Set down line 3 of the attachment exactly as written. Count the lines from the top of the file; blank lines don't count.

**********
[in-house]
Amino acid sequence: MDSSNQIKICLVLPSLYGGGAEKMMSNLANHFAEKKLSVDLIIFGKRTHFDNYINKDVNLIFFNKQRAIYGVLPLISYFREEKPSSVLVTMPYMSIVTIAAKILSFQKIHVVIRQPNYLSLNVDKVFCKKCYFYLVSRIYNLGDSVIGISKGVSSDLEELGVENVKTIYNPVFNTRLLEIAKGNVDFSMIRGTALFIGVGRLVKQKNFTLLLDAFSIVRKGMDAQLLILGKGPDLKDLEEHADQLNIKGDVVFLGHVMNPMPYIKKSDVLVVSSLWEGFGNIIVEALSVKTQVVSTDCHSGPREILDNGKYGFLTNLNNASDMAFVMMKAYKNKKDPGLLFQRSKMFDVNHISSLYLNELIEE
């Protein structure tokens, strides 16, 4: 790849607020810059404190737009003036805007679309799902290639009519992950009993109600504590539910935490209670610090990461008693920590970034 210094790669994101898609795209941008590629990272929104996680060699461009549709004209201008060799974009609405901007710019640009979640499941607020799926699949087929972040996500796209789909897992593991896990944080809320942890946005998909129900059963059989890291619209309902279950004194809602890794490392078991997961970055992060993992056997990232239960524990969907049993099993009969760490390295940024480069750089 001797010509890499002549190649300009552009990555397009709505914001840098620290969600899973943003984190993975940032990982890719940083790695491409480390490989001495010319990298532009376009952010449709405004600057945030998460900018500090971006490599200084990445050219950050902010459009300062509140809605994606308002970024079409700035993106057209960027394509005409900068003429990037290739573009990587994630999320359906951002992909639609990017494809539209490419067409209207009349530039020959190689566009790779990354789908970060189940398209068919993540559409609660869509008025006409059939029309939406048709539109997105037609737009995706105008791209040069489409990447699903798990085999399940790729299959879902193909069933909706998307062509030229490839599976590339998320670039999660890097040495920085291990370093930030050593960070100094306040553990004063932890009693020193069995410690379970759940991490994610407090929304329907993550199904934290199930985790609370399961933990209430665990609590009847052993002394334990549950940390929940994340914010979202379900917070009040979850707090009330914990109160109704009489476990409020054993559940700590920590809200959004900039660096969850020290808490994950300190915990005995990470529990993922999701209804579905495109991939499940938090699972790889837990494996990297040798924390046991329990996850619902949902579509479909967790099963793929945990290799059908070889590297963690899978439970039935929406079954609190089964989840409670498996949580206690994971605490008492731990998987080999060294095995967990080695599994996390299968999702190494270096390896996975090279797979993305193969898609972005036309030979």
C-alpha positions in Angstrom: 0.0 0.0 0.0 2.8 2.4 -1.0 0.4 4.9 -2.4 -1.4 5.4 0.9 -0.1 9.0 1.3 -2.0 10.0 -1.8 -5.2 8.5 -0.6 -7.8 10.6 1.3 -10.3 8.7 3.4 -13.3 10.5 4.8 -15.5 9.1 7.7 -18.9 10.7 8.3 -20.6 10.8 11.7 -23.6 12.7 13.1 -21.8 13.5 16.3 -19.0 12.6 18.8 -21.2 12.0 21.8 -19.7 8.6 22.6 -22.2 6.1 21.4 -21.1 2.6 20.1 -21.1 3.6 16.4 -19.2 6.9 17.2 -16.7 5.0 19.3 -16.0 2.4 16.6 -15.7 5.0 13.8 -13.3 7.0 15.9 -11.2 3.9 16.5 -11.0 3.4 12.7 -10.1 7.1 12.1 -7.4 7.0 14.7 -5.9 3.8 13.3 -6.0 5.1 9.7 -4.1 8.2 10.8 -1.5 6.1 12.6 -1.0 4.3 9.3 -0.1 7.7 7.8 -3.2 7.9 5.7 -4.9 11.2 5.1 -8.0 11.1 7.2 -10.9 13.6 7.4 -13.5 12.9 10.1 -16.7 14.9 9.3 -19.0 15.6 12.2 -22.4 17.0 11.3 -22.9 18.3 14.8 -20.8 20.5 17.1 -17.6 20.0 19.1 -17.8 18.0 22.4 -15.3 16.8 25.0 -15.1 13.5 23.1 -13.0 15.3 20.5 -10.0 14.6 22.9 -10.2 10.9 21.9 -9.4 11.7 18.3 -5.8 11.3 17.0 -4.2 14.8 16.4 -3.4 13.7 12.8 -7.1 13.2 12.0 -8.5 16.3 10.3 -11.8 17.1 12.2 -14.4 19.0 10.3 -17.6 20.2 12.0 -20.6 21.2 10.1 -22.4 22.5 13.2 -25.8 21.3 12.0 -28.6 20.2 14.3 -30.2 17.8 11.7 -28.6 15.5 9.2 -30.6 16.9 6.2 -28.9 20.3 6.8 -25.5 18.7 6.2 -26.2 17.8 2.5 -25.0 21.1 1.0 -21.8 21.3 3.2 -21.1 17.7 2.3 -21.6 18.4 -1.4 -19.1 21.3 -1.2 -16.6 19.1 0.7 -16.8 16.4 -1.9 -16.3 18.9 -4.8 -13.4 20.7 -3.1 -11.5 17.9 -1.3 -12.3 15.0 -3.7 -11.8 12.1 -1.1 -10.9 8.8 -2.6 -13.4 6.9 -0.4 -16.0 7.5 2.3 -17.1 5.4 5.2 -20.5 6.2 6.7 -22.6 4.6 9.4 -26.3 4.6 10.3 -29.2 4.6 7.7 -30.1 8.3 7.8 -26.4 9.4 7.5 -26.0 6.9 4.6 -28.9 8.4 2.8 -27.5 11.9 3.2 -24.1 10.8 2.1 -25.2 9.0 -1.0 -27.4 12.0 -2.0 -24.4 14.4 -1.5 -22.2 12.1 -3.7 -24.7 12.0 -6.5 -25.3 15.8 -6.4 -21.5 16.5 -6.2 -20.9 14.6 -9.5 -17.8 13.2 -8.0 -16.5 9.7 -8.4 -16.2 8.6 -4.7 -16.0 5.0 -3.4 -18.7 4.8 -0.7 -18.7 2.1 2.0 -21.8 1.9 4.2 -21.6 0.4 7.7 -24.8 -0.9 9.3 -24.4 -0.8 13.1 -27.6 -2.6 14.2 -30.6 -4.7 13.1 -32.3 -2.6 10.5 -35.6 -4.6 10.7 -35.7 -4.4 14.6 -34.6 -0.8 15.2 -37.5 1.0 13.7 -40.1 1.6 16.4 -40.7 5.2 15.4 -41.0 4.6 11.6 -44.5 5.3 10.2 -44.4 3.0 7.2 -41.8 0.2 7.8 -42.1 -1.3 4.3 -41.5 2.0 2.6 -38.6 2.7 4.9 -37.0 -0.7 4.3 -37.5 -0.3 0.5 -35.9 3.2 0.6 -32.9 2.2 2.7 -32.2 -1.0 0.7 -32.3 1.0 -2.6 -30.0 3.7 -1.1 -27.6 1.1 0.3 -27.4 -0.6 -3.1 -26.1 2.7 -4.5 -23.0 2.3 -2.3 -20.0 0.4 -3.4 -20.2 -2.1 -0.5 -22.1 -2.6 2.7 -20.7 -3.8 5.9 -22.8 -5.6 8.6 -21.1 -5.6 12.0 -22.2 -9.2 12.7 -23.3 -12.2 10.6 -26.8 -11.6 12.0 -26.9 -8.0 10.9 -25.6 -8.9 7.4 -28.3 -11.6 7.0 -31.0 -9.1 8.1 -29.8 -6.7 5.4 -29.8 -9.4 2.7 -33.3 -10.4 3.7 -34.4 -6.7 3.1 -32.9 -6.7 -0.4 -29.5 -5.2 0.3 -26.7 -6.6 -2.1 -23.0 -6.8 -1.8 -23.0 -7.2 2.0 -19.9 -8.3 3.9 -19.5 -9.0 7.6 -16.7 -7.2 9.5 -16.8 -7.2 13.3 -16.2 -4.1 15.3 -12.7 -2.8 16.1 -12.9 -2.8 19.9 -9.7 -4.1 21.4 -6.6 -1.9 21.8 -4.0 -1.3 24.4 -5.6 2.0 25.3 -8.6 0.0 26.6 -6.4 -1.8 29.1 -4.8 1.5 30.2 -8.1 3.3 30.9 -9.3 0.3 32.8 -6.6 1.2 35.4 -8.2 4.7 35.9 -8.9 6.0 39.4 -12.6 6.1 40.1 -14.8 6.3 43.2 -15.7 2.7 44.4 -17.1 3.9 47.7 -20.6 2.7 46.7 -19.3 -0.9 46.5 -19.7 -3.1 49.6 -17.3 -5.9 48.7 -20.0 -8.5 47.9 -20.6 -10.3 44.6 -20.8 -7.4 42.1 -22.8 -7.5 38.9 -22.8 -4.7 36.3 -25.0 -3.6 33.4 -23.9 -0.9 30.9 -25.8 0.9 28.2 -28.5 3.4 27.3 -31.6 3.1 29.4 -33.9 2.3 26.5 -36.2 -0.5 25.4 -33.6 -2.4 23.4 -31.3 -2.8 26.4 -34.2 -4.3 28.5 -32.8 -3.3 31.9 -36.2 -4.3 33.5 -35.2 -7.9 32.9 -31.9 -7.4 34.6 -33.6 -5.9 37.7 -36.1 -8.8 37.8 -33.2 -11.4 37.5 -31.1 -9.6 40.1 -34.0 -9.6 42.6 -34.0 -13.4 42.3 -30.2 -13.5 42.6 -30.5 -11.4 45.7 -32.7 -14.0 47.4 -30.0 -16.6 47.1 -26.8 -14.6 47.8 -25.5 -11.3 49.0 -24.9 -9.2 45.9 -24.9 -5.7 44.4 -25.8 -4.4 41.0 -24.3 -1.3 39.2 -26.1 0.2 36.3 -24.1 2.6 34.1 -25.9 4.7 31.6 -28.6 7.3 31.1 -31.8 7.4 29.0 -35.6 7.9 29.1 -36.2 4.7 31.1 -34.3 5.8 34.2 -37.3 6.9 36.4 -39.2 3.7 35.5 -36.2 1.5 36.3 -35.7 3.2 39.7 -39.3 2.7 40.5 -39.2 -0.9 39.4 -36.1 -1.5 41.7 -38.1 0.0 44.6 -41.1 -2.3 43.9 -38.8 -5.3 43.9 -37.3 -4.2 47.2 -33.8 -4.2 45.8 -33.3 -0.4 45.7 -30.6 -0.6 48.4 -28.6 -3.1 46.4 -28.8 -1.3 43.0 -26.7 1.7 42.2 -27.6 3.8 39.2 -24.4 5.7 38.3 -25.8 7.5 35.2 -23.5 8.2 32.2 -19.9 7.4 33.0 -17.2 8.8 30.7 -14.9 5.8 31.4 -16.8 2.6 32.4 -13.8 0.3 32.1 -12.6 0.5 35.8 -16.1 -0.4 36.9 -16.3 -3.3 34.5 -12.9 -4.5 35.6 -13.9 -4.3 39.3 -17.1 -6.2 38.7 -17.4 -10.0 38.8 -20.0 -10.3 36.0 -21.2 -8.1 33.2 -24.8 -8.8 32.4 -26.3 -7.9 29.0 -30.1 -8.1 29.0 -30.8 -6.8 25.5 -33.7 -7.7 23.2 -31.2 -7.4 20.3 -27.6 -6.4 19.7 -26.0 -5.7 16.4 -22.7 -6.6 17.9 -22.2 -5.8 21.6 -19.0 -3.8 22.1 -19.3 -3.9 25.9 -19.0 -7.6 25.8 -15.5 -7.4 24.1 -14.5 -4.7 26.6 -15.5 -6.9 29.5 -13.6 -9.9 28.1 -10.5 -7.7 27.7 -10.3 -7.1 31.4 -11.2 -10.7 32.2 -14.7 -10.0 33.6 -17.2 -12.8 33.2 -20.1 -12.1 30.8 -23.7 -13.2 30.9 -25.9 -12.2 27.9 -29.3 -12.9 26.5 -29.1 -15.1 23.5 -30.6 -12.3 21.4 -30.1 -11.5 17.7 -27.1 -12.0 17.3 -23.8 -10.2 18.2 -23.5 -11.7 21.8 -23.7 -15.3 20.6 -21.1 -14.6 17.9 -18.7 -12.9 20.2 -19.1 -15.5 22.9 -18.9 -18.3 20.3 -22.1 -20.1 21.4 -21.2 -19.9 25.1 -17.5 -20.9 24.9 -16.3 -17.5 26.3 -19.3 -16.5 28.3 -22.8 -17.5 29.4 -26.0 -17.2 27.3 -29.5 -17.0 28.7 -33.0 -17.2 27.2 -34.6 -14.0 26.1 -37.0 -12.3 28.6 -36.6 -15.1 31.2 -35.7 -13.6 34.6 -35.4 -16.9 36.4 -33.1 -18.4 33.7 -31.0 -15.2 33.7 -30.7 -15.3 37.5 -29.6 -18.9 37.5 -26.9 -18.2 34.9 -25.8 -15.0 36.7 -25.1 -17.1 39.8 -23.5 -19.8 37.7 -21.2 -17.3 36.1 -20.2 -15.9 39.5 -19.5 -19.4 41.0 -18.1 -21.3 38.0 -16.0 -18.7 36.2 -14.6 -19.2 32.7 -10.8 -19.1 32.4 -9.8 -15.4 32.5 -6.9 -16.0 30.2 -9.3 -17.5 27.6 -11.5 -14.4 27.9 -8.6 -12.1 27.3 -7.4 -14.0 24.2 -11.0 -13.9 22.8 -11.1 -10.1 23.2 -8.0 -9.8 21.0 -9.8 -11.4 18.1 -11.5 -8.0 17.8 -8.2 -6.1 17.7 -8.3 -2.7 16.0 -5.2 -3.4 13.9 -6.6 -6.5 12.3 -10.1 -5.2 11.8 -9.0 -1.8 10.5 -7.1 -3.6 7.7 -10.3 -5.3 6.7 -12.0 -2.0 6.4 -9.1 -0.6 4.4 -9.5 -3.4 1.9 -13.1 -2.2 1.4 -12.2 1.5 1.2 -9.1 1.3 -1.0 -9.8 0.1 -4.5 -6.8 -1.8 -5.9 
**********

């Protein structure tokens, strides 16, 4: 790849607020810059404190737009003036805007679309799902290639009519992950009993109600504590539910935490209670610090990461008693920590970034 210094790669994101898609795209941008590629990272929104996680060699461009549709004209201008060799974009609405901007710019640009979640499941607020799926699949087929972040996500796209789909897992593991896990944080809320942890946005998909129900059963059989890291619209309902279950004194809602890794490392078991997961970055992060993992056997990232239960524990969907049993099993009969760490390295940024480069750089 001797010509890499002549190649300009552009990555397009709505914001840098620290969600899973943003984190993975940032990982890719940083790695491409480390490989001495010319990298532009376009952010449709405004600057945030998460900018500090971006490599200084990445050219950050902010459009300062509140809605994606308002970024079409700035993106057209960027394509005409900068003429990037290739573009990587994630999320359906951002992909639609990017494809539209490419067409209207009349530039020959190689566009790779990354789908970060189940398209068919993540559409609660869509008025006409059939029309939406048709539109997105037609737009995706105008791209040069489409990447699903798990085999399940790729299959879902193909069933909706998307062509030229490839599976590339998320670039999660890097040495920085291990370093930030050593960070100094306040553990004063932890009693020193069995410690379970759940991490994610407090929304329907993550199904934290199930985790609370399961933990209430665990609590009847052993002394334990549950940390929940994340914010979202379900917070009040979850707090009330914990109160109704009489476990409020054993559940700590920590809200959004900039660096969850020290808490994950300190915990005995990470529990993922999701209804579905495109991939499940938090699972790889837990494996990297040798924390046991329990996850619902949902579509479909967790099963793929945990290799059908070889590297963690899978439970039935929406079954609190089964989840409670498996949580206690994971605490008492731990998987080999060294095995967990080695599994996390299968999702190494270096390896996975090279797979993305193969898609972005036309030979």